From: GUEST,weerover
Date: 06 Oct 03 - 12:36 PM

Amos,

Try saying it out loud with French pronociation. If you don't get it yourself, someone listening will.

wr


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Subject: RE: Help: Latin phrase?
From: GUEST,Wolfgang
Date: 06 Oct 03 - 04:06 PM

And who could help me with this citation?
Caesar cum spectavit portum plenum esse, iuxta navigabit.
(Don't bother to try to understand unless you are named Wilfried: He might)

Wolfgang


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Subject: RE: Help: Latin phrase?
From: GUEST
Date: 06 Oct 03 - 04:58 PM

I guess it would be too obivous to say something like "When Caesar saw that the harbour was full, he sailed on by"?

Is this some sort of a "rex pulex post Americam..." jobbie, O ambulator lupine?


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Subject: RE: Help: Latin phrase?
From: Acme
Date: 06 Oct 03 - 11:27 PM

Mairzy Doats And Dozy Doats and liddle lamzy divey. . .


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Subject: RE: Help: Latin phrase?
From: GUEST,Wolfgang
Date: 07 Oct 03 - 02:58 AM

Yes, GUEST, that's the obvious translation, but it plays on double meaning of words when translated into German, and the less obvious meaning is:

When Caesar saw that the pisspot was full he pissed aside it.

You judge if that is similar to your example. I can do several things in English but understanding the jokes above is beyond my ability: Of hte poem McGrath has 'translated' I only got the before last line when I tried.

Wolfgang


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Subject: RE: Help: Latin phrase?
From: gnu
Date: 07 Oct 03 - 05:01 AM

Perhaps some skolar can help me with this one, although I may have the spelling fouled up. Gu on a bindar. I know it sounds like "go on a bender", but it actually is from a family herald book on the "Turpin" family.


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Subject: RE: Help: Latin phrase?
From: HuwG
Date: 07 Oct 03 - 06:17 AM

How about,


"Caesar had some jam for tea
Brutus 'ad a rat
Caesar sick in omnibus
Brutus sick in hat"

or, more properly

"Caesar adsum iam forte
Brutus aderat
Caesar sic in omnibus
Brutus siccinat"



The closest translation I ever managed was :

"By chance, I, Caesar, have now arrived
Brutus was here before
I, Caesar, am thus concerned in all matters
Brutus being exhausted".


I am not one hundred percent certain about the verb "siccinare". There is an on-line latin dictionary, Little Rome which gives it as "dry, drain, exhaust", but I suspect that it is transitive. (In which case, the last line should read, "Brutus se siccinat" = "Brutus exhausts himself". This spoils the rhyme and English meaning. I suppose we can take the reflexive meaning of the verb for granted if there is no direct object.)


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Subject: RE: Help: Latin phrase?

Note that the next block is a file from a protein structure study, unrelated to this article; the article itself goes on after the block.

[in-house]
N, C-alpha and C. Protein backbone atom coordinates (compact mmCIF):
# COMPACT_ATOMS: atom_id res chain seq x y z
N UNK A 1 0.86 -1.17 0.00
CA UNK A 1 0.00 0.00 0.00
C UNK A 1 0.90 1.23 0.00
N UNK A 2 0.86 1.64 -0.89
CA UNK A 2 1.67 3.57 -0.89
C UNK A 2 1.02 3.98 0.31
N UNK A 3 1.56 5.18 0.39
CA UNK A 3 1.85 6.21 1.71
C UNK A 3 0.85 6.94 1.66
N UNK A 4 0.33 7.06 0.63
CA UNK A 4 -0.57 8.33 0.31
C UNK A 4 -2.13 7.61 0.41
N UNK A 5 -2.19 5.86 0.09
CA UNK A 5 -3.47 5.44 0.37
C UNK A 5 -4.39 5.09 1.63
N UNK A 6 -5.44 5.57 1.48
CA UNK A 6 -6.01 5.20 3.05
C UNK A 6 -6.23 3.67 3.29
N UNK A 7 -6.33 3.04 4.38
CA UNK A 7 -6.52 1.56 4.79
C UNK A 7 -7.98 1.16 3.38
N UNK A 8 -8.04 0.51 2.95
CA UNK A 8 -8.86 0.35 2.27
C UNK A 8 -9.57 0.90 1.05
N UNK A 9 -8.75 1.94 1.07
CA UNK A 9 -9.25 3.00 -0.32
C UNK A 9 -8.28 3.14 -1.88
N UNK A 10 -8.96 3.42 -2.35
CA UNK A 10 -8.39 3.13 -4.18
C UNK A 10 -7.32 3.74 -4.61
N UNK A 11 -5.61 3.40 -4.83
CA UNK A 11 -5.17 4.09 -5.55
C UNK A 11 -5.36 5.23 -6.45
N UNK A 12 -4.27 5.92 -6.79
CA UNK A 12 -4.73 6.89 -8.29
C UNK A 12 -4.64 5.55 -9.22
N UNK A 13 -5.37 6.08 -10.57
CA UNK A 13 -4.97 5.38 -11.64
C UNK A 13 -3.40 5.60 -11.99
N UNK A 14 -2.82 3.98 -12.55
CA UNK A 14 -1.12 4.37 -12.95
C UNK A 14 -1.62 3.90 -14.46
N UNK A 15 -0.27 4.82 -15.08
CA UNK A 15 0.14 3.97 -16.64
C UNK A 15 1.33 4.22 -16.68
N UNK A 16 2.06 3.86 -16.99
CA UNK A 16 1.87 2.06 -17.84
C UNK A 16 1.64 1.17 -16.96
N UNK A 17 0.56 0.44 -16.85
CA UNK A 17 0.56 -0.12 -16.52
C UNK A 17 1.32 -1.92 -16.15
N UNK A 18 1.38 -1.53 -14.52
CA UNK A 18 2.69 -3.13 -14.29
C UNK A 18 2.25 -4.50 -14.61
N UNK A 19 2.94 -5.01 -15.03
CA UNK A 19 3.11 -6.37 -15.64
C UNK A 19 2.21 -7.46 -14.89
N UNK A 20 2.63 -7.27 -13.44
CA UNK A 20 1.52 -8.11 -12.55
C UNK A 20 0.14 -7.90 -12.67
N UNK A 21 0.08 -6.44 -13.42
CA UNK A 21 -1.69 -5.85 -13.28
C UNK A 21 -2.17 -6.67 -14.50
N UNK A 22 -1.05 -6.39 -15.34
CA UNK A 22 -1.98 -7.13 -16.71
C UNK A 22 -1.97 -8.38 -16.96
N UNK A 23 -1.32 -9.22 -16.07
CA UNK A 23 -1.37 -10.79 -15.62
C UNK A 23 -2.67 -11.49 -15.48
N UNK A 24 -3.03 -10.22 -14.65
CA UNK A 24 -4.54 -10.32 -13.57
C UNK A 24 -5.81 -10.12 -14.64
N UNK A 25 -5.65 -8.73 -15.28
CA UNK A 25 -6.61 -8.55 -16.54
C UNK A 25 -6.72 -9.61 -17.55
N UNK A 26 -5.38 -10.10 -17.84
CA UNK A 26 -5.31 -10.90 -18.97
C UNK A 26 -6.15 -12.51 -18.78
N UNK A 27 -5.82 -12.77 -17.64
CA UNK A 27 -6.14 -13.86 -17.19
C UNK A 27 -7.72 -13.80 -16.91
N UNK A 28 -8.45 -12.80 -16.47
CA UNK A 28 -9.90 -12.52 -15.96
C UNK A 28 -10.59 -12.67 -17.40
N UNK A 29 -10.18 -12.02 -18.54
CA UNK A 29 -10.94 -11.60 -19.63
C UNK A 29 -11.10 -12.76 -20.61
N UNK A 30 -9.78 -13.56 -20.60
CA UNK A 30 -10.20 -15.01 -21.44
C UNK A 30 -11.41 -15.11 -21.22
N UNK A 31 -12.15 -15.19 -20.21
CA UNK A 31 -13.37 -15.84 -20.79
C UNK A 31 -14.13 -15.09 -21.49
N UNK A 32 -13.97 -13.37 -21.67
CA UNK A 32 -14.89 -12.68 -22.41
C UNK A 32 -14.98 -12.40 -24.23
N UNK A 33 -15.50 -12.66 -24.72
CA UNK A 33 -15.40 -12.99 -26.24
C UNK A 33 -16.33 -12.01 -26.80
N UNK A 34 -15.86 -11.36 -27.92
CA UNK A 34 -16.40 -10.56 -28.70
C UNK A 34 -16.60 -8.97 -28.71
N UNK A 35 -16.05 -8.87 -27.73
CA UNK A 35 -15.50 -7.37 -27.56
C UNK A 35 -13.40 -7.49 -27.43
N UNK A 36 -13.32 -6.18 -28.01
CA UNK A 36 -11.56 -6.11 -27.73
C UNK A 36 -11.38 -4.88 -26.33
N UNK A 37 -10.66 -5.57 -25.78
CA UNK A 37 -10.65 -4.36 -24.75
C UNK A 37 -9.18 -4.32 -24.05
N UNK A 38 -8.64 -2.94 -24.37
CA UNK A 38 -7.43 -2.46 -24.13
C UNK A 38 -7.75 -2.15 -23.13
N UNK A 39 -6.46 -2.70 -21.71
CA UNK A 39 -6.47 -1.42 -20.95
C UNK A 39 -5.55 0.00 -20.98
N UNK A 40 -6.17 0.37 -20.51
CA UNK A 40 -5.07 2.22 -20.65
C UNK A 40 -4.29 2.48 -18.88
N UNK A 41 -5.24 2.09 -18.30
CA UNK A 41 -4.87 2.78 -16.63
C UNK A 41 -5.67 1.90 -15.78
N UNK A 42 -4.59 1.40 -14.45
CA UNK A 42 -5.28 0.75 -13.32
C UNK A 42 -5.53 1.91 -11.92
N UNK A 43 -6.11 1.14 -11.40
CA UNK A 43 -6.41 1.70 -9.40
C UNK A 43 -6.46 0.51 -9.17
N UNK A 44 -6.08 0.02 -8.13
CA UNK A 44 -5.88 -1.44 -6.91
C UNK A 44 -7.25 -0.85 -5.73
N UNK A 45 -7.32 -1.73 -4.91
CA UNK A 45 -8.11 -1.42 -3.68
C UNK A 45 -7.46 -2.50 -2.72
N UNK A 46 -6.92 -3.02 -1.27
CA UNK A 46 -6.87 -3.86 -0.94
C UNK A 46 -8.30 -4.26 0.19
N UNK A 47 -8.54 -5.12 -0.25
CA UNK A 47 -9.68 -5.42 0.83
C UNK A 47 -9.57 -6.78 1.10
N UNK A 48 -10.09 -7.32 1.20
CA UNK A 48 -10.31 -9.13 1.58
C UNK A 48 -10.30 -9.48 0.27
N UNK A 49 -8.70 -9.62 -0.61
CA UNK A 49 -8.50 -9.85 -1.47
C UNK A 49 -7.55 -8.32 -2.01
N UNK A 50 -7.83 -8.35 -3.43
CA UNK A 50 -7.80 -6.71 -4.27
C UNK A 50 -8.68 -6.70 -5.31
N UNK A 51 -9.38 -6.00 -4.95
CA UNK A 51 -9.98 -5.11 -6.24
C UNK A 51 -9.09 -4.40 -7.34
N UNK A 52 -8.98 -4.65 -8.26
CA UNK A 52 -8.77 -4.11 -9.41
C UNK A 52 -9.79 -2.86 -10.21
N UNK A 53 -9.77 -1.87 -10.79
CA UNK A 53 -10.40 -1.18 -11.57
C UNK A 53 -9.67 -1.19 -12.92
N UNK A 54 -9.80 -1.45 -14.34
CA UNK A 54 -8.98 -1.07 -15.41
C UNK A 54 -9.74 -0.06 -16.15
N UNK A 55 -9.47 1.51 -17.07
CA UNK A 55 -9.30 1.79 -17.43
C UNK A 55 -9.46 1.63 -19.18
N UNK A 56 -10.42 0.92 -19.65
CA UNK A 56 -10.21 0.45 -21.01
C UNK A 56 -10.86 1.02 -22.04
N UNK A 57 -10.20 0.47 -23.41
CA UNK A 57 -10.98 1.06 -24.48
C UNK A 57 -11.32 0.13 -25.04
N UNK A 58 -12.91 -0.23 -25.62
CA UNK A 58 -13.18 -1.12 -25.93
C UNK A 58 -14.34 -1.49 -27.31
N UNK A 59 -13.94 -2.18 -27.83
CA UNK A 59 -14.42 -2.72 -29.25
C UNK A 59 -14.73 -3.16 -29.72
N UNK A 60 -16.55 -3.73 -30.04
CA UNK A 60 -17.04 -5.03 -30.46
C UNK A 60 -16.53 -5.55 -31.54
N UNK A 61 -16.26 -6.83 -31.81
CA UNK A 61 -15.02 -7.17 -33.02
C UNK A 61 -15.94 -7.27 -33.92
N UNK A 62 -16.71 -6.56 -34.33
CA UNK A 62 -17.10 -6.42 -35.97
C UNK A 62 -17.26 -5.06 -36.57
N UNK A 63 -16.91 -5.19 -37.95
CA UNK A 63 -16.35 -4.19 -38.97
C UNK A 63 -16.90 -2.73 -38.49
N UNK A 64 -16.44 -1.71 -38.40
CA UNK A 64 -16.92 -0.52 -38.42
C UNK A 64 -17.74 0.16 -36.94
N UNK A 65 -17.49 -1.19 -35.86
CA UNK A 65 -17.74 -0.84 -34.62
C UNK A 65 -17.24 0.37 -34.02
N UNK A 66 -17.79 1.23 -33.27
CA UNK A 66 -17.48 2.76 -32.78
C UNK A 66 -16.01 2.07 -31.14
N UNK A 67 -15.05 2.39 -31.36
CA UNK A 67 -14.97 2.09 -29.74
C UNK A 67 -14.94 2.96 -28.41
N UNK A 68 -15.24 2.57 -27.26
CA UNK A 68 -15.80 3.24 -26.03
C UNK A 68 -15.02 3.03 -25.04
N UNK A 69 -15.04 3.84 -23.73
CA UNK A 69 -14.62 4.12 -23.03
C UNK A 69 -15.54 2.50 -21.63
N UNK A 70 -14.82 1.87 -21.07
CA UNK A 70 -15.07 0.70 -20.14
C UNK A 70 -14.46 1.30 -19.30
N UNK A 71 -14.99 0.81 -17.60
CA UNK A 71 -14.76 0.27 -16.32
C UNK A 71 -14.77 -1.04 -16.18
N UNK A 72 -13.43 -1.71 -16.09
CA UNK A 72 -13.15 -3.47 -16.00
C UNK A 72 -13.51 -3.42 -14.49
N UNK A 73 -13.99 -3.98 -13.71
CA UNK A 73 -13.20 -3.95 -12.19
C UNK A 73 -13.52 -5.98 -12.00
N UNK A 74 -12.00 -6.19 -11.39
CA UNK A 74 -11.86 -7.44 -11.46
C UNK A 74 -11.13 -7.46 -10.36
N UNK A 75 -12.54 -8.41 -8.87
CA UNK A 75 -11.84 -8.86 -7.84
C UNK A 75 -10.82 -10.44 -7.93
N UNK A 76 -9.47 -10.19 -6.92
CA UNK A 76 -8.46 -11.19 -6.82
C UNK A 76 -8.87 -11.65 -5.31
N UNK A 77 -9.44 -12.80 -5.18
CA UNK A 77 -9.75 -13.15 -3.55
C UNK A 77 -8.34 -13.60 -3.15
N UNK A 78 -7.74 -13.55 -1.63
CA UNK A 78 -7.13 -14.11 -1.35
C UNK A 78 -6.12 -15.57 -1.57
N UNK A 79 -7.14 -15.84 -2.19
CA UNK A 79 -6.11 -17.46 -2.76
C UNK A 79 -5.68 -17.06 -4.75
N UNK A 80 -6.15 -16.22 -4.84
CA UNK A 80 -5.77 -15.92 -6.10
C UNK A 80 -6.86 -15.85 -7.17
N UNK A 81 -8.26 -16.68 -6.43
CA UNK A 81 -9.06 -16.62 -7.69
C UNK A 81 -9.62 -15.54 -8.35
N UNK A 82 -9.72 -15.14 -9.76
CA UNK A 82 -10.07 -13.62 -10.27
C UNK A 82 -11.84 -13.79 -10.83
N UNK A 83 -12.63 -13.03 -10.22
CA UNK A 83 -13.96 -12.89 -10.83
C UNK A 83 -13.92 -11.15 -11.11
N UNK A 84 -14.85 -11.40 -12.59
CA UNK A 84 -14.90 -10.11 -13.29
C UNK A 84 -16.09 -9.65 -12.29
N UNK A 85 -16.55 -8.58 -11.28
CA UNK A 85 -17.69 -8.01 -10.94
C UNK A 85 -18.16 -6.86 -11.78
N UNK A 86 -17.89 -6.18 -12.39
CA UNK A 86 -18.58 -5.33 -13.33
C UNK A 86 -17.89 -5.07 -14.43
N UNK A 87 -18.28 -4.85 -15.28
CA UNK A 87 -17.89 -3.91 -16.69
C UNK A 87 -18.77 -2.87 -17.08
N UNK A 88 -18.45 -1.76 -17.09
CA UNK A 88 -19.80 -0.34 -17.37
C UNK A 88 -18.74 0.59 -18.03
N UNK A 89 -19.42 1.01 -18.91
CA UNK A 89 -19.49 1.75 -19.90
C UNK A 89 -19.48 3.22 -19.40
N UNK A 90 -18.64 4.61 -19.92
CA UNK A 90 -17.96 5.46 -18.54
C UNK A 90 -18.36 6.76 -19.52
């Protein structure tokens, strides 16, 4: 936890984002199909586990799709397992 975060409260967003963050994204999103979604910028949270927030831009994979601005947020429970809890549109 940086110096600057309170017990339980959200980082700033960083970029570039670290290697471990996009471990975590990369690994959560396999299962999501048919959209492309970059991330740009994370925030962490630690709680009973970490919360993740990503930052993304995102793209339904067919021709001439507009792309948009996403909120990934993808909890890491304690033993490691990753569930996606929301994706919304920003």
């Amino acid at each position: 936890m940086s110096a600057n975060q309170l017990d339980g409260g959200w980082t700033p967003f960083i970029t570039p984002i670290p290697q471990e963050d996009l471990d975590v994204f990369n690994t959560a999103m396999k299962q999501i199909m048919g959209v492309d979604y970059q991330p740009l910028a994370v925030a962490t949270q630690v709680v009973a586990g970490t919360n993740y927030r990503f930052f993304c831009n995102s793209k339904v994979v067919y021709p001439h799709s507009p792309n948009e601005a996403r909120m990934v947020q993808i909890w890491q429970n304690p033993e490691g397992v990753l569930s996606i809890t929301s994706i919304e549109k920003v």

From: Uncle_DaveO
Date: 07 Oct 03 - 08:40 PM

McGrath of Harlow gave us this:

"Oh see Willy, see - 'ere go
Forty buses in a row."
"Oh no, Willy, them is trucks."
"What is in them?"
"Cows and ducks."

I learned something similiar, like this:

Seevilli, dare daygo
Furtee busses inaro
Onovilli, demmis trux
Summit coussand summit dux

Dave Oesterreich


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Subject: RE: Help: Latin phrase?
From: Mark Clark
Date: 07 Oct 03 - 09:19 PM

This puts me in mind of an old thread we haven't seen for a while.

      - Mark


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Subject: RE: Help: Latin phrase?
From: dick greenhaus
Date: 07 Oct 03 - 10:25 PM

I wonder who's kissing her nunc?


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Subject: RE: Help: Latin phrase?
From: Wilfried Schaum
Date: 08 Oct 03 - 03:05 AM

Wolfgang - shouldn't it be potum instead of portum? Sounds more like the Pott.
For foreigners: Wolfgang's joke can only be deciphered in its true sense by Germans; navigare meant schiffen = to go by boat in older German, but now only to piss.
Students are used to express their wish for a short leave to the loo politely with the words navigare necesse est, but not with the intention of supporting the Imperial Navy.
McGrath - another version of cows and ducks:
Civile si ergo
Fortibus es in ero
Gnoses mare Thebe trux
Vatis inem
Causan dux.


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Subject: RE: Help: Latin phrase?
From: GUEST,Wolfgang
Date: 08 Oct 03 - 03:17 AM

Wilfried, 'Hafen' is meant as in 'Nachthafen' (which may only be known locally)

Wolfgang


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Subject: RE: Help: Latin phrase?
From: Wilfried Schaum
Date: 08 Oct 03 - 04:17 AM

McGrath - Considering that Karl Marx used the British Museum a lot, it wouldn't be too far fetched to look for an English author of "Audacter calumniare ...". I found him:

Bacon, Francis: De dignitate et augmentis scientiarum ; 8,2,4.
"slander bold enough ..."